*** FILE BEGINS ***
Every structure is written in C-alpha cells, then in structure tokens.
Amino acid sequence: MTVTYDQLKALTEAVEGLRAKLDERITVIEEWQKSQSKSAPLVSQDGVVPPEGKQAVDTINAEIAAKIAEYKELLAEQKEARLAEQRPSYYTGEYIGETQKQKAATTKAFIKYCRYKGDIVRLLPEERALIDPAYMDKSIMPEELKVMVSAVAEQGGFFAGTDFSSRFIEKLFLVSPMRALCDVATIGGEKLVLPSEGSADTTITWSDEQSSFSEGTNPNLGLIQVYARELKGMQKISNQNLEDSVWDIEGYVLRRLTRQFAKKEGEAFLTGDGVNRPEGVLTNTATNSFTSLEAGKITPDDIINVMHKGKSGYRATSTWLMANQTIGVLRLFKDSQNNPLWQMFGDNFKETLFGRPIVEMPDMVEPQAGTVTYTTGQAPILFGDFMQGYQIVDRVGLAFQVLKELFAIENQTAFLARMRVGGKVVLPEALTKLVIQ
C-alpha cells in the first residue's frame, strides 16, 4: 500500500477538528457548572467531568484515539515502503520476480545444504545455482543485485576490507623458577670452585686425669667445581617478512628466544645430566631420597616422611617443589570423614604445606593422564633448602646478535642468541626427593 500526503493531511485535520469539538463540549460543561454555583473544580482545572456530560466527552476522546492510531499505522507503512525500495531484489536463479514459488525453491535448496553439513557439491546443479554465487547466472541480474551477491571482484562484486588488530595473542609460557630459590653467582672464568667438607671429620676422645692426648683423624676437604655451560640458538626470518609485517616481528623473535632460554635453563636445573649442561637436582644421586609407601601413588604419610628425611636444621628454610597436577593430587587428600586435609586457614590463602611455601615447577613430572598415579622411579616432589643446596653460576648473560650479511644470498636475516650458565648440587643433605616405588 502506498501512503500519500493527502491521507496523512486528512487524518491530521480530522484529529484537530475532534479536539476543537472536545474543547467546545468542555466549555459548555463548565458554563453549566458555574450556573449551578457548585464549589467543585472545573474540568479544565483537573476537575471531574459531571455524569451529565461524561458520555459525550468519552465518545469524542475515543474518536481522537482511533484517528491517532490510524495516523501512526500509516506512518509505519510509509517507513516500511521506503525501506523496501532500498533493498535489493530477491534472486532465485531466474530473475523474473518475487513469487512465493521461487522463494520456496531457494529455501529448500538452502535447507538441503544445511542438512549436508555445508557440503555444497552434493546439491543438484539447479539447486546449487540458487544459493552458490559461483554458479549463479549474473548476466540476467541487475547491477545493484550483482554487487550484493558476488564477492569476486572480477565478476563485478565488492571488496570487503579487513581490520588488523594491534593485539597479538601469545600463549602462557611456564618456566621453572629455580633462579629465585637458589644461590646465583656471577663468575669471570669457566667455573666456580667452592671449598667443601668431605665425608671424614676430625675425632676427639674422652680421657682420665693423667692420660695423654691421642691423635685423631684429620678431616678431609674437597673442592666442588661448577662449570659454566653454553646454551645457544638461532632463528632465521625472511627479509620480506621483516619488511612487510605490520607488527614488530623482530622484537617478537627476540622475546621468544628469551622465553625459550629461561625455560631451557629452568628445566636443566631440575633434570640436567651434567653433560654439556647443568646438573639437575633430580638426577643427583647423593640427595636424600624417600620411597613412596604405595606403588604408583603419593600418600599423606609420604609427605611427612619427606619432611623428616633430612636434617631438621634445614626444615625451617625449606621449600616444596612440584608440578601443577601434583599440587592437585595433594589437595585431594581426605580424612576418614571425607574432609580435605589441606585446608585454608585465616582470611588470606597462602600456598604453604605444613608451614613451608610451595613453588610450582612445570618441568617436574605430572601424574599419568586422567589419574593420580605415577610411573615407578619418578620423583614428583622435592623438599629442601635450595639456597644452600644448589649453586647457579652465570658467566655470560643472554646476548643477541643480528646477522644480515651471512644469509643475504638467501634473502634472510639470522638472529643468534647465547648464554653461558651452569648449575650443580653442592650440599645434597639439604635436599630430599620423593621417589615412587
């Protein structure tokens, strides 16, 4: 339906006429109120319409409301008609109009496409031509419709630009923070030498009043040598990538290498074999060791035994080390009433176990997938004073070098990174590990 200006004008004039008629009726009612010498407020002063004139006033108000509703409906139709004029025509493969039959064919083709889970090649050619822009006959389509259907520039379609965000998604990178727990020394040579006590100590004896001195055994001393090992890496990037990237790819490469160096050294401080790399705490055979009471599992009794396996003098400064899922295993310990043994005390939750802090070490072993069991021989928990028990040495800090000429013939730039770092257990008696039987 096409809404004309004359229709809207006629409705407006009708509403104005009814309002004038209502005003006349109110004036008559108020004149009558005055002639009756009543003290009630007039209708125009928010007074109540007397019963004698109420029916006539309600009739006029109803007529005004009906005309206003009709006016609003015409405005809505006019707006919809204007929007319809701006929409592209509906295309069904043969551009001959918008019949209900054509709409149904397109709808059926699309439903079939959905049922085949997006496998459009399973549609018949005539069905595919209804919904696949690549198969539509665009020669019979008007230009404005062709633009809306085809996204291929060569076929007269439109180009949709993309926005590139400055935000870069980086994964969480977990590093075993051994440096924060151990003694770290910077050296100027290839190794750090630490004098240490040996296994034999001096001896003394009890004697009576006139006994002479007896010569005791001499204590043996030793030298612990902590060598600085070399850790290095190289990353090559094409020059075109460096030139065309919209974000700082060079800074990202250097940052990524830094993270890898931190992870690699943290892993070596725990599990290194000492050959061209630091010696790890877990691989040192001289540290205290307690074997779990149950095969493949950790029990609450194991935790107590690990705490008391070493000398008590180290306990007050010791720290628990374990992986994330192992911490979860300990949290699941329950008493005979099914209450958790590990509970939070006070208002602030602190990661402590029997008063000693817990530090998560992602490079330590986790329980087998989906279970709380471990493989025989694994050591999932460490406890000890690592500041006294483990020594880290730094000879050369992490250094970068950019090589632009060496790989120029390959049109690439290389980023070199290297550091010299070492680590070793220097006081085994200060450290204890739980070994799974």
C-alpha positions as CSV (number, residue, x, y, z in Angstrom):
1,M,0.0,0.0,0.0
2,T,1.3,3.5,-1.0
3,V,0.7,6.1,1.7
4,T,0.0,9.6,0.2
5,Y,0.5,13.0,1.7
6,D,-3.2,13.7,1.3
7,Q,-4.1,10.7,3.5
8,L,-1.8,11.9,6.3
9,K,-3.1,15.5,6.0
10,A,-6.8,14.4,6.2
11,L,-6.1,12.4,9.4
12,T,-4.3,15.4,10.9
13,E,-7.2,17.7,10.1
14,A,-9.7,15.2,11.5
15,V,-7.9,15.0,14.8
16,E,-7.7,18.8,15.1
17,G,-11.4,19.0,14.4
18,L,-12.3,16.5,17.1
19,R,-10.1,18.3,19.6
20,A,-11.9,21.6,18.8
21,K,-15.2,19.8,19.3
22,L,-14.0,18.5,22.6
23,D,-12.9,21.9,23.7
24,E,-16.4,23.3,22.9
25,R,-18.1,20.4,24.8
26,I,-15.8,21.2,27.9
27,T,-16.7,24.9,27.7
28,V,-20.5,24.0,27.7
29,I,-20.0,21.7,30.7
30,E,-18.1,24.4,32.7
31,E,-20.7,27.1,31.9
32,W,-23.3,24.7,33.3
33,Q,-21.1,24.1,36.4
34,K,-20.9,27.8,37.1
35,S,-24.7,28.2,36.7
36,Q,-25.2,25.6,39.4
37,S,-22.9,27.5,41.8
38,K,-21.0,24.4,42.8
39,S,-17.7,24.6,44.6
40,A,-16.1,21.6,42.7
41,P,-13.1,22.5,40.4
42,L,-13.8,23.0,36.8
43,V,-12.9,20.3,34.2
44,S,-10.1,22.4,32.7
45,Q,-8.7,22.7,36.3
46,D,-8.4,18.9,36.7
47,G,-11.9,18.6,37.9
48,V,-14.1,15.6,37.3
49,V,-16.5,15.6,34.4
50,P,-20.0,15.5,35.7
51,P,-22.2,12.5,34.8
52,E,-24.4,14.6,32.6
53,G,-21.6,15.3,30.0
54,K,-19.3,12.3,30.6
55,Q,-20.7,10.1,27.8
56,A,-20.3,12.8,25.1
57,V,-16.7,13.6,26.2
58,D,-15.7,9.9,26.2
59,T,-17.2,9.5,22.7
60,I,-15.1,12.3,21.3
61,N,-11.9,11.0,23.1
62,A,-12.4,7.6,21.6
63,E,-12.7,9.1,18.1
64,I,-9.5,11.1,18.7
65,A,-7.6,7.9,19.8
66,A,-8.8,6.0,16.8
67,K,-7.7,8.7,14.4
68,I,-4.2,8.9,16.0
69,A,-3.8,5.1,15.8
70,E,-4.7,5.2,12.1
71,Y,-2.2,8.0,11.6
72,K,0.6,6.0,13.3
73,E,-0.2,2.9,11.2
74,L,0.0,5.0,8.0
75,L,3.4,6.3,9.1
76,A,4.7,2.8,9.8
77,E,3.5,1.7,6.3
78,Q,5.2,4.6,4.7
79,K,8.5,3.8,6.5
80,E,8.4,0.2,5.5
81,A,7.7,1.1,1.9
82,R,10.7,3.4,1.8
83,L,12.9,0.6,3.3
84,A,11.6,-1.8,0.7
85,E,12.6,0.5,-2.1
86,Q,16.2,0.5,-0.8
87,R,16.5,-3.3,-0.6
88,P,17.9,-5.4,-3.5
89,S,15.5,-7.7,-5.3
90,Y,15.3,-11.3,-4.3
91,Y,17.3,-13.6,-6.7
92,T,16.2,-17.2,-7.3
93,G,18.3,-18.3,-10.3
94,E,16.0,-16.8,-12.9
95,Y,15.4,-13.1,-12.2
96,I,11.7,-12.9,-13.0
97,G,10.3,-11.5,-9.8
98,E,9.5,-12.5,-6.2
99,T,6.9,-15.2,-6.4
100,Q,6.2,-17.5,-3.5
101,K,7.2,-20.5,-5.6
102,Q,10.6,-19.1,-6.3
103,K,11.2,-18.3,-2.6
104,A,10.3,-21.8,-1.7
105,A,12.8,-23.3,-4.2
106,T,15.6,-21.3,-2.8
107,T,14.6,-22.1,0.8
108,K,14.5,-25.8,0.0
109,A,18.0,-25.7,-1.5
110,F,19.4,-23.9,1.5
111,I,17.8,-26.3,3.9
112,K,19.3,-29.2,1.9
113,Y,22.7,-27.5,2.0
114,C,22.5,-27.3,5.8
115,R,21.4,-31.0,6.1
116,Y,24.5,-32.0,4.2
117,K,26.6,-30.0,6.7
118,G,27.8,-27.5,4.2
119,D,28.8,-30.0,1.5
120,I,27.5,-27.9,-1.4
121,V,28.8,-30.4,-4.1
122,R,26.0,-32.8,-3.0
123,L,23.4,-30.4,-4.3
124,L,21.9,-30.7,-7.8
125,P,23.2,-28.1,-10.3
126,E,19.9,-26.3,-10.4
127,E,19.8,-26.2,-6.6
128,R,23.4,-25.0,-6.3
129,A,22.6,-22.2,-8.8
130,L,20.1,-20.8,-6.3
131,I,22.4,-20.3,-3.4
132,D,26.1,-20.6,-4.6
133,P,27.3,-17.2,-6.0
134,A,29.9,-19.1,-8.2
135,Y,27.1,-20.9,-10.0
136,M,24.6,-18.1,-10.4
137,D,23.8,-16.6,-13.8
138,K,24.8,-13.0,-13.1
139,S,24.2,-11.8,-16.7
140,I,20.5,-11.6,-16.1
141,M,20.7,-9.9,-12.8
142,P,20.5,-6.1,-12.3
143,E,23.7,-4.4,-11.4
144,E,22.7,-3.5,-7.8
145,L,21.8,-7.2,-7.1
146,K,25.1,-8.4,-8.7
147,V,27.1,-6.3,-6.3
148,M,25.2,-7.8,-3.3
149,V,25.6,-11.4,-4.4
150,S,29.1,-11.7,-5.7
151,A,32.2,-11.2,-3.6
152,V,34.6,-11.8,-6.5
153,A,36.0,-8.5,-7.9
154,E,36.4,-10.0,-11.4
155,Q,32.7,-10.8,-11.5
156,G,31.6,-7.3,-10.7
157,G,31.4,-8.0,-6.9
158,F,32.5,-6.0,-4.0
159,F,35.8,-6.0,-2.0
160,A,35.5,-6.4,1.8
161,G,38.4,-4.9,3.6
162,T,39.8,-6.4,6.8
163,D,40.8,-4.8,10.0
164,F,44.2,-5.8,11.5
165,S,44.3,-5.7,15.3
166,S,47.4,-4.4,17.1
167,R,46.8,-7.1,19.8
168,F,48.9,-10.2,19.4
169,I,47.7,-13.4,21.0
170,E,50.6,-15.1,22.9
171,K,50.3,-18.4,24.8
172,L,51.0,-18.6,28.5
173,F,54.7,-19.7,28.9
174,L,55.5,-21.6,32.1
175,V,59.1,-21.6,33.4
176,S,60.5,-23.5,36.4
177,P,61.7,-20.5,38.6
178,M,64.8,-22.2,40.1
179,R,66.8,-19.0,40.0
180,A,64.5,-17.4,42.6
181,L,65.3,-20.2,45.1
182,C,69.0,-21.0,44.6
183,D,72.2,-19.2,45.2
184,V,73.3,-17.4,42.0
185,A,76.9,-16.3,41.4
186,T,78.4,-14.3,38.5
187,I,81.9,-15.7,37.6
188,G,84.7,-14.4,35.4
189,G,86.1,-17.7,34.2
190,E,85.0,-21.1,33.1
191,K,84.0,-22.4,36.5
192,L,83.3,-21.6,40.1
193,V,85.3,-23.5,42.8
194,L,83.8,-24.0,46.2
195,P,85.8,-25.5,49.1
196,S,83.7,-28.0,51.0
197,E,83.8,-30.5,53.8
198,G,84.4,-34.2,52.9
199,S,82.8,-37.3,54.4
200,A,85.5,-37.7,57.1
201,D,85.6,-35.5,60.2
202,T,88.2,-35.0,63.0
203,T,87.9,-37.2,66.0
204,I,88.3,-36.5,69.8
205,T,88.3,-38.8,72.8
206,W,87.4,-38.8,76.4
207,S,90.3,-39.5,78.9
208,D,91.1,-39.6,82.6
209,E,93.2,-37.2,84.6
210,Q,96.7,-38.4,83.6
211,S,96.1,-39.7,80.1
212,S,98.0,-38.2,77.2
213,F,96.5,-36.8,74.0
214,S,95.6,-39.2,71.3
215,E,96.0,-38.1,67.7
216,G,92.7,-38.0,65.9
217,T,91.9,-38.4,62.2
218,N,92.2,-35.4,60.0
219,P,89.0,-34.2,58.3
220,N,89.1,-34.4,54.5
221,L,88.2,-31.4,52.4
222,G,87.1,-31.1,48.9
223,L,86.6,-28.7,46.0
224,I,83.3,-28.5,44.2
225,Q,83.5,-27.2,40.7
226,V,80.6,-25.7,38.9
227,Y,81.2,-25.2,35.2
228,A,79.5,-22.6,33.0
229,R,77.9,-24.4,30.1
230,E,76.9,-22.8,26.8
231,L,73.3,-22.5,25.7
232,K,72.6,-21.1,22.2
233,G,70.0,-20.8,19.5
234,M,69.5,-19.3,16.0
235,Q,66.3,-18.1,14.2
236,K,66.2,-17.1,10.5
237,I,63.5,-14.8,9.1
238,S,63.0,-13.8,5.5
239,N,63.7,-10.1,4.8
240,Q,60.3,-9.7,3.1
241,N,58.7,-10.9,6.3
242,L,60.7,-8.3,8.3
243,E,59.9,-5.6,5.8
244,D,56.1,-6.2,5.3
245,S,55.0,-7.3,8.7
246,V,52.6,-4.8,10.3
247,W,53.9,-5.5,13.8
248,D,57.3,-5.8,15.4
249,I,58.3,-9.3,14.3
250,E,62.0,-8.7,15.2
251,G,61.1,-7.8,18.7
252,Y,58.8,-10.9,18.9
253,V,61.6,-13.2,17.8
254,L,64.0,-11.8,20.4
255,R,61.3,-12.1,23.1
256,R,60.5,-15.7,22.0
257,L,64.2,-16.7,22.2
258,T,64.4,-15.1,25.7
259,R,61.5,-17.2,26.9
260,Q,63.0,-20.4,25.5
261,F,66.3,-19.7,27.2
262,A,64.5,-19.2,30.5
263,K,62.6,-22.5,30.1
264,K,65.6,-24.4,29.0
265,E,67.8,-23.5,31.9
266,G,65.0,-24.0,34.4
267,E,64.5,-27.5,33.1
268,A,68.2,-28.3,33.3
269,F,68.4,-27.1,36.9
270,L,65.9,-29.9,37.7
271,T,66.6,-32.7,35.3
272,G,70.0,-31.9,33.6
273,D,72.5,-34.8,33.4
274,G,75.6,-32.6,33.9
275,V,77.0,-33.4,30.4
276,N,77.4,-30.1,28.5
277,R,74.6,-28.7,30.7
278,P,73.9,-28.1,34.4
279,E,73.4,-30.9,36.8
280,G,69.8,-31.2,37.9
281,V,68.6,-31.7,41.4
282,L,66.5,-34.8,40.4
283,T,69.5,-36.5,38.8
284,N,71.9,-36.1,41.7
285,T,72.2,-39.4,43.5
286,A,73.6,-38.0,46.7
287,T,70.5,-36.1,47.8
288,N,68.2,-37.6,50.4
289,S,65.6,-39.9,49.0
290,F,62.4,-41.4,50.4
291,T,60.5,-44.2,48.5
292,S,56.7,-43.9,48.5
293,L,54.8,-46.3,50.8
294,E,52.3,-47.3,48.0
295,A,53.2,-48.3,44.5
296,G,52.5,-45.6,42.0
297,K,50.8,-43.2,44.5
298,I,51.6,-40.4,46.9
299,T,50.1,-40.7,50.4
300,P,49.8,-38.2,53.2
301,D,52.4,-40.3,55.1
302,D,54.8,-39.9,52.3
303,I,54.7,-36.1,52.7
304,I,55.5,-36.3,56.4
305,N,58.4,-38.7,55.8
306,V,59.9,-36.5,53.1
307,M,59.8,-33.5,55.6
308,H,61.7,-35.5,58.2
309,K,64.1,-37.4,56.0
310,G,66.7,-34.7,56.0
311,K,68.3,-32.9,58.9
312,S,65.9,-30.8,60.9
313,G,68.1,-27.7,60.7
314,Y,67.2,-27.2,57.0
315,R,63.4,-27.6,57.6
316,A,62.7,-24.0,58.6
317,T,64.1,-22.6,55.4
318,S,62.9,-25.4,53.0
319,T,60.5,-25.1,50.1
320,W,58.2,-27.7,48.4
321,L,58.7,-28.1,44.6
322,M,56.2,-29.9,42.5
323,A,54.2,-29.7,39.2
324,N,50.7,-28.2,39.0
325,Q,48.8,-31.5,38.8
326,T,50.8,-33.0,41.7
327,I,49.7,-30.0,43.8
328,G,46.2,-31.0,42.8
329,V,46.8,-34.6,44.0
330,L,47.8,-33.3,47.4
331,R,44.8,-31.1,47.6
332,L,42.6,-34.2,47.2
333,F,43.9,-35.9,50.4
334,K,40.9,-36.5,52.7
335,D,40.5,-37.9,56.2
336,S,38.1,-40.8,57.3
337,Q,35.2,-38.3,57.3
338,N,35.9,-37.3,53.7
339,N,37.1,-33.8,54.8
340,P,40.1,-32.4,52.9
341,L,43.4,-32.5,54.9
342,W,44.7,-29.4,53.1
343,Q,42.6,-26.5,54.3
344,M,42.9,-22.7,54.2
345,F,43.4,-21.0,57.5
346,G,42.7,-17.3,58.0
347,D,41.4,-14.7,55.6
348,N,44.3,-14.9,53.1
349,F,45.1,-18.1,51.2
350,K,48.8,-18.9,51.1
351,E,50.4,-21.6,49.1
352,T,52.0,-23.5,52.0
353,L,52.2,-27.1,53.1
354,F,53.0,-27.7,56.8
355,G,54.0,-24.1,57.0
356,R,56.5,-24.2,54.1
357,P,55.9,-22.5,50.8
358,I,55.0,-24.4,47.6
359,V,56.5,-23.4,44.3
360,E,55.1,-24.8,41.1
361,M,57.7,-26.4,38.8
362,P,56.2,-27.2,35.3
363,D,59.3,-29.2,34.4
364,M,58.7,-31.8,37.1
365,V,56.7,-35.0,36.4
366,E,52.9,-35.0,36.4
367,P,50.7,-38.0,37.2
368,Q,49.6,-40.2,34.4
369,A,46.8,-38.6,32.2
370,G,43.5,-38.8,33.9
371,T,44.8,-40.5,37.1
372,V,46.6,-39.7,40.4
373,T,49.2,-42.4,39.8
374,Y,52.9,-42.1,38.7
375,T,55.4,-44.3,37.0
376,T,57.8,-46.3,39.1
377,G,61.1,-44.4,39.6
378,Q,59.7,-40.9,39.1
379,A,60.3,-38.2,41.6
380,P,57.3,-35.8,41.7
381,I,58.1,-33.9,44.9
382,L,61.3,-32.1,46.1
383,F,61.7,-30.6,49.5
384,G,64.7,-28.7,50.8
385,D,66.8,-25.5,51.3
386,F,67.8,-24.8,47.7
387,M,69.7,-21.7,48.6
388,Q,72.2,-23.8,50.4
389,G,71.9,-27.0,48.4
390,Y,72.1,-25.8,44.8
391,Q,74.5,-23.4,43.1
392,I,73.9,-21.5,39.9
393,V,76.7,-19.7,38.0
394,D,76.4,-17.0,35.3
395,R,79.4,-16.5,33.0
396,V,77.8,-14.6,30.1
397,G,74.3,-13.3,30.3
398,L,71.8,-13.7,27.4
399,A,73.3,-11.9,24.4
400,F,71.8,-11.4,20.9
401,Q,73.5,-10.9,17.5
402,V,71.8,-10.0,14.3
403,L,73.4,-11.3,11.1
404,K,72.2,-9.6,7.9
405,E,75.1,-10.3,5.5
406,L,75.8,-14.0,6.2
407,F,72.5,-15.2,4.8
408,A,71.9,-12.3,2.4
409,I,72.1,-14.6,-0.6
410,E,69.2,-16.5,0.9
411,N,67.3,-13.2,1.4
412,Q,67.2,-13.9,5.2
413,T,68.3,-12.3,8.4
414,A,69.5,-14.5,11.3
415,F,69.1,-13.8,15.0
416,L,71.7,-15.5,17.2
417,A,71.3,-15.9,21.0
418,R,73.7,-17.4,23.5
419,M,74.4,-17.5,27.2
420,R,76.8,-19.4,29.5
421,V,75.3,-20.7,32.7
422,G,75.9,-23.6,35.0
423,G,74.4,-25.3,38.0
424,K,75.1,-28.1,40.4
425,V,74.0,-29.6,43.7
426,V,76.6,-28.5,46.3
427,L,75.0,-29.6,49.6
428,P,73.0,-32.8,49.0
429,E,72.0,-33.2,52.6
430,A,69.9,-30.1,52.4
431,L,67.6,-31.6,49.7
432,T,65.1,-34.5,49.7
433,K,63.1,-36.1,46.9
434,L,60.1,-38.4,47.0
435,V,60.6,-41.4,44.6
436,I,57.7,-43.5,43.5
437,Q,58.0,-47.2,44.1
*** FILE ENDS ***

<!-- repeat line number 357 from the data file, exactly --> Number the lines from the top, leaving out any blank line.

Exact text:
352,T,52.0,-23.5,52.0